Nats beat White Sox after brief delay
Players from both clubs were on the field stretching and preparing for what everyone expected to be a 7:05 p.m. first pitch on South Capitol Street. Fans were taking their seats, though upon closer inspection it appeared to be a late-arriving crowd.
And then came an unusual and surprising message on the giant scoreboard in right-center field: The start of the Nationals' game against the White Sox would be delayed for 15 minutes.
Why? Not because of any bad weather, or the mere threat of bad weather. But because the umpiring crew had gotten caught in traffic and couldn't get to Nationals Park in time to prepare themselves for Jordan Zimmermann's scheduled first pitch.
Good thing most Nationals players have spent enough time in this town to sympathize with the crew's calamity.
"I've been stuck in traffic many a time here in D.C.," shortstop Ian Desmond said. "I'm surprised they got here as fast as they did. It's always an adventure."
The umps finally emerged in time for a 7:21 p.m. first pitch, but plenty of fans were still filing into their seats as the game's first few innings progressed. Fortunately for them, the Nationals saved their best for later in the evening.
Shut down early by White Sox right-hander Gavin Floyd, the Nationals' lineup finally exploded during the game's middle innings, scoring all of their runs between the fourth and sixth frames en route to a 5-2 victory.
Combine that offensive surge with a quality start by Jordan Zimmermann and a mostly drama-free relief performance by Drew Storen and Rafael Soriano, and the Nationals walked away with their sixth victory in eight games this season. They'll go for their second consecutive home series sweep Thursday night.
They put themselves in such a position despite a sluggish start to Wednesday's game. Unable to figure out Floyd, the Baltimore native and one-time top prospect, the Nationals were shut down for three innings, going a collective 1-for-9 at the plate.
Then Bryce Harper stepped to the plate to lead off the fourth and tattooed Floyd's very first pitch of the inning, sending the ball flying into the second deck down the right-field line, some 420 feet away.
"He hits the ball a long way, that's for sure," Desmond said. "Probably one of the longer ones I've seen him hit. I don't even know if he got it on the barrel."
For the record, he did.
"It felt good," Harper said of his team-leading fourth homer. "I just got a good pitch in that situation to put a barrel on and get us going. I think that's the biggest thing: Just to get up there and get something that can get our team going."
It certainly did get the Nationals rolling. They went on a rampage after that, adding another run in the fourth on Danny Desmond double and Espinosa's RBI single, then tacking on one more in the fifth on three straight singles and two more in the sixth on Desmond's triple and RBI singles by Espinosa and Denard Span.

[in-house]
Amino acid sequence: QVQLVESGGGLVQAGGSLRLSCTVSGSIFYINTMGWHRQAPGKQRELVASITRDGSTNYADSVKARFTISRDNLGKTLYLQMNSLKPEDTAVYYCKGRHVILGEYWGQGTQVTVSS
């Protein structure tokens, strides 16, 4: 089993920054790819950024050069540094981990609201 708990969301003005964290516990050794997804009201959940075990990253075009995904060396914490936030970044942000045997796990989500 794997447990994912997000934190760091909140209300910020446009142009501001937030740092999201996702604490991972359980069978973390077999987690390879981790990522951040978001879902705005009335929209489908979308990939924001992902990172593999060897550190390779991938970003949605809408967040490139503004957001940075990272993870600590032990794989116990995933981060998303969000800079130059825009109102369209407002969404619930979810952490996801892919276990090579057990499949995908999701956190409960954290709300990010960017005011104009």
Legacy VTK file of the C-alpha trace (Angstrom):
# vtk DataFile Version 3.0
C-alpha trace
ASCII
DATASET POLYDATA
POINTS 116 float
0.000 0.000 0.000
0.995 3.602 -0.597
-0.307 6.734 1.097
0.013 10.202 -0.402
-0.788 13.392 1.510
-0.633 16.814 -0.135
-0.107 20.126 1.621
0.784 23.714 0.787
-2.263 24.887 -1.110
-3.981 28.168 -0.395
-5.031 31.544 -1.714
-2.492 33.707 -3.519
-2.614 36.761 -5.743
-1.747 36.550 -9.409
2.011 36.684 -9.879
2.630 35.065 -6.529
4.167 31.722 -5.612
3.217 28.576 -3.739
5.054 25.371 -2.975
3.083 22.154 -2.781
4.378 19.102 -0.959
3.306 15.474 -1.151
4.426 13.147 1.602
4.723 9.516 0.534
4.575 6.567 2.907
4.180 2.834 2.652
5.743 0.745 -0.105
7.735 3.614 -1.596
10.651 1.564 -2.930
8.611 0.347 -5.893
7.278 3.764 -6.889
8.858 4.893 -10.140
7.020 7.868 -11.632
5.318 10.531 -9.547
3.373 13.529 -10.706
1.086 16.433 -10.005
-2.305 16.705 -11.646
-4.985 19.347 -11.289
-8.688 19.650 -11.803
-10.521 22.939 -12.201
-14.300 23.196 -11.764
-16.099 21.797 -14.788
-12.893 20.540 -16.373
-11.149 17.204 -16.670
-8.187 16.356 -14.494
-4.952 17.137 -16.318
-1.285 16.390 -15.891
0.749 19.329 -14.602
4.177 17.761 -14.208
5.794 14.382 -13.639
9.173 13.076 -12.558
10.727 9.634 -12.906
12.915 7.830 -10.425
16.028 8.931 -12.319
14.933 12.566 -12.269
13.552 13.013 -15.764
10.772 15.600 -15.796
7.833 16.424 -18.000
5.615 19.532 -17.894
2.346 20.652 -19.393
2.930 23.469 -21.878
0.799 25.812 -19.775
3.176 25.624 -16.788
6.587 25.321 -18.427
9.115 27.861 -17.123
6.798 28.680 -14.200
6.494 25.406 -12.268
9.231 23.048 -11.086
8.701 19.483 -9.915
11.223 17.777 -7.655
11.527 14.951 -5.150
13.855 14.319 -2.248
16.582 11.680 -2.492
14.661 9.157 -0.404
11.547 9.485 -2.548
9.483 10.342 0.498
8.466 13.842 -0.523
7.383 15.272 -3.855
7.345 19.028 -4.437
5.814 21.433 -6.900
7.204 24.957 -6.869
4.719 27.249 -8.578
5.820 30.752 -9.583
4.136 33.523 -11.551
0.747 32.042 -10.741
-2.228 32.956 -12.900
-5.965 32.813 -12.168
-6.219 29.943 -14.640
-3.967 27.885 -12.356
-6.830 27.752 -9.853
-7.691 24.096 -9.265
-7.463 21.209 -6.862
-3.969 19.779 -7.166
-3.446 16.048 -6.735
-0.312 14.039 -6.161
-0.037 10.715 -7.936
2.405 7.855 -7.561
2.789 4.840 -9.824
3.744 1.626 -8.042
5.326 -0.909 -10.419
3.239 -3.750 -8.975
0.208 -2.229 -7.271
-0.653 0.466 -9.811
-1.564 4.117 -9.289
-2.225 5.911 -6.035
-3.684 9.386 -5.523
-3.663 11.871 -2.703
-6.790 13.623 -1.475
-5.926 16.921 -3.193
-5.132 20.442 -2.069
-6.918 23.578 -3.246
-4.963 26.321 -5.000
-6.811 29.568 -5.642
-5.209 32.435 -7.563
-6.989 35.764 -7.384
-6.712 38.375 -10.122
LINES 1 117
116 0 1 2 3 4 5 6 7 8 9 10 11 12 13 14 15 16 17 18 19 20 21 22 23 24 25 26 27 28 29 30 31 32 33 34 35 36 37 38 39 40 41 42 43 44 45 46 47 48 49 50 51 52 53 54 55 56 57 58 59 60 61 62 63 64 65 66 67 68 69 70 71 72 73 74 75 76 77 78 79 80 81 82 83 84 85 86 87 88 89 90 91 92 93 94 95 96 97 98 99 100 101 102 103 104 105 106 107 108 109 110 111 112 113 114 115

So, after that 1-for-9 stretch to open the game, the Nationals proceeded to go 9-for-14 against Floyd during the middle innings.
"He was fooling people. He had good stuff tonight," Espinosa said. "I think probably the second time through, we just got some better pitches to hit."
"It seemed like the first two innings, he was un-hittable," manager Davey Johnson said. "And then the third inning, it looked like he lost a little something. He couldn't throw the ball over."
The beneficiary of all the run support was Zimmermann, who after a shaky first inning settled in nicely and pumped out seven total innings of two-run ball, needing only 90 pitches to earn his second win in as many starts this season.
Of course, it didn't hurt that the right-hander had the freedom to pitch with a comfortable lead over his final few innings.
"It's easy to take the mound when you've got the lineup we have," Zimmermann said. "Teams are going to have a hard time shutting them down all game. You know these guys are going to score some runs sooner or later."
Up three runs late, Johnson could have left Zimmermann in and given his starter a chance to pitch in the eighth inning for only the second time in 85 career appearances. But Johnson decided to play it safe and handed this one over to his bullpen, which closed things out with relative ease.
Drew Storen and Rafael Soriano allowed one hit apiece but quickly rebounded to avoid any further trouble.
By night's end, this victory almost felt pedestrian, just a nice, tidy win to improve to 5-0 at home this season, erase the bad memory of last weekend's trip to Cincinnati and set the stage for another potential series sweep on Thursday night.
"We're trying to play the same brand of baseball everywhere we go, but it's nice to play at home," Desmond said. "I think we had one bad series. I expect to see us play the way we've been playing everywhere we go."